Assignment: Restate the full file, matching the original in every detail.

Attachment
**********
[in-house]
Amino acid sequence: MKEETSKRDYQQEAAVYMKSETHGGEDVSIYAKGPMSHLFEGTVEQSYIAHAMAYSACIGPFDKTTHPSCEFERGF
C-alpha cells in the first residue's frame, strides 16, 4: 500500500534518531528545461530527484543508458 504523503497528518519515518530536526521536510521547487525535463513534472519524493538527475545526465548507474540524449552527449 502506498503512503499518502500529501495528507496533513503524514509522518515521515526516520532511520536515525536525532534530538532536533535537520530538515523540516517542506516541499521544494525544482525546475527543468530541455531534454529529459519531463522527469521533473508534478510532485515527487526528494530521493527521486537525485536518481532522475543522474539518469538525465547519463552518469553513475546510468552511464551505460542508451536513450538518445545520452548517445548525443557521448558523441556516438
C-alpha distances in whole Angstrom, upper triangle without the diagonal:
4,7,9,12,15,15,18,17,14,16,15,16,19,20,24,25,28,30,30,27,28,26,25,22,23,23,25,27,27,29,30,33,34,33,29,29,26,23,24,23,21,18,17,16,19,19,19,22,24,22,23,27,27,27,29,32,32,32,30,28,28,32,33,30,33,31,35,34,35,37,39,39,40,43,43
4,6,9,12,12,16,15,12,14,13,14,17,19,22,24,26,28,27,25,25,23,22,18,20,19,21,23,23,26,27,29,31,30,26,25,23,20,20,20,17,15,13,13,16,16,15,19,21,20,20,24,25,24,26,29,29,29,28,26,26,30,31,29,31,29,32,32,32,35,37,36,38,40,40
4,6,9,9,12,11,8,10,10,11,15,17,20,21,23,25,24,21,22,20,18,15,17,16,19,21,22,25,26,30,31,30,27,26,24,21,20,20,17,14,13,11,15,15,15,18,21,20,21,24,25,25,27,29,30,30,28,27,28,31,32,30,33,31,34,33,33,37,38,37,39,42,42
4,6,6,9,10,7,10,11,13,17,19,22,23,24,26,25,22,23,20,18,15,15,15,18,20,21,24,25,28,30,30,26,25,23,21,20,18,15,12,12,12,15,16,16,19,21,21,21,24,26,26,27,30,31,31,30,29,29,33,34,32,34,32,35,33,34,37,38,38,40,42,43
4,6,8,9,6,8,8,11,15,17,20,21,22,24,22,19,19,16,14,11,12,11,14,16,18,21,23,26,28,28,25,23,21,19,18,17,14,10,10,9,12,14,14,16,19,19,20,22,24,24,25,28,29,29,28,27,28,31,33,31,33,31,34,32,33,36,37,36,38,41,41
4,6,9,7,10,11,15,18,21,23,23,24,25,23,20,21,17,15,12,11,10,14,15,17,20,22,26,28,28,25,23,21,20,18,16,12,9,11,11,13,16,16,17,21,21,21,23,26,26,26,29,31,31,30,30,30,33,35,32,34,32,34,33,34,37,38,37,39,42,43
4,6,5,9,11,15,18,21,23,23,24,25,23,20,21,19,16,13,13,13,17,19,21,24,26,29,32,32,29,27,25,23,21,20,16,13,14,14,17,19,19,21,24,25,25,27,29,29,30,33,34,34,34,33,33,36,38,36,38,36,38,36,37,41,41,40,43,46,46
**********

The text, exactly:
[in-house]
Amino acid sequence: MKEETSKRDYQQEAAVYMKSETHGGEDVSIYAKGPMSHLFEGTVEQSYIAHAMAYSACIGPFDKTTHPSCEFERGF
C-alpha cells in the first residue's frame, strides 16, 4: 500500500534518531528545461530527484543508458 504523503497528518519515518530536526521536510521547487525535463513534472519524493538527475545526465548507474540524449552527449 502506498503512503499518502500529501495528507496533513503524514509522518515521515526516520532511520536515525536525532534530538532536533535537520530538515523540516517542506516541499521544494525544482525546475527543468530541455531534454529529459519531463522527469521533473508534478510532485515527487526528494530521493527521486537525485536518481532522475543522474539518469538525465547519463552518469553513475546510468552511464551505460542508451536513450538518445545520452548517445548525443557521448558523441556516438
C-alpha distances in whole Angstrom, upper triangle without the diagonal:
4,7,9,12,15,15,18,17,14,16,15,16,19,20,24,25,28,30,30,27,28,26,25,22,23,23,25,27,27,29,30,33,34,33,29,29,26,23,24,23,21,18,17,16,19,19,19,22,24,22,23,27,27,27,29,32,32,32,30,28,28,32,33,30,33,31,35,34,35,37,39,39,40,43,43
4,6,9,12,12,16,15,12,14,13,14,17,19,22,24,26,28,27,25,25,23,22,18,20,19,21,23,23,26,27,29,31,30,26,25,23,20,20,20,17,15,13,13,16,16,15,19,21,20,20,24,25,24,26,29,29,29,28,26,26,30,31,29,31,29,32,32,32,35,37,36,38,40,40
4,6,9,9,12,11,8,10,10,11,15,17,20,21,23,25,24,21,22,20,18,15,17,16,19,21,22,25,26,30,31,30,27,26,24,21,20,20,17,14,13,11,15,15,15,18,21,20,21,24,25,25,27,29,30,30,28,27,28,31,32,30,33,31,34,33,33,37,38,37,39,42,42
4,6,6,9,10,7,10,11,13,17,19,22,23,24,26,25,22,23,20,18,15,15,15,18,20,21,24,25,28,30,30,26,25,23,21,20,18,15,12,12,12,15,16,16,19,21,21,21,24,26,26,27,30,31,31,30,29,29,33,34,32,34,32,35,33,34,37,38,38,40,42,43
4,6,8,9,6,8,8,11,15,17,20,21,22,24,22,19,19,16,14,11,12,11,14,16,18,21,23,26,28,28,25,23,21,19,18,17,14,10,10,9,12,14,14,16,19,19,20,22,24,24,25,28,29,29,28,27,28,31,33,31,33,31,34,32,33,36,37,36,38,41,41
4,6,9,7,10,11,15,18,21,23,23,24,25,23,20,21,17,15,12,11,10,14,15,17,20,22,26,28,28,25,23,21,20,18,16,12,9,11,11,13,16,16,17,21,21,21,23,26,26,26,29,31,31,30,30,30,33,35,32,34,32,34,33,34,37,38,37,39,42,43
4,6,5,9,11,15,18,21,23,23,24,25,23,20,21,19,16,13,13,13,17,19,21,24,26,29,32,32,29,27,25,23,21,20,16,13,14,14,17,19,19,21,24,25,25,27,29,29,30,33,34,34,34,33,33,36,38,36,38,36,38,36,37,41,41,40,43,46,46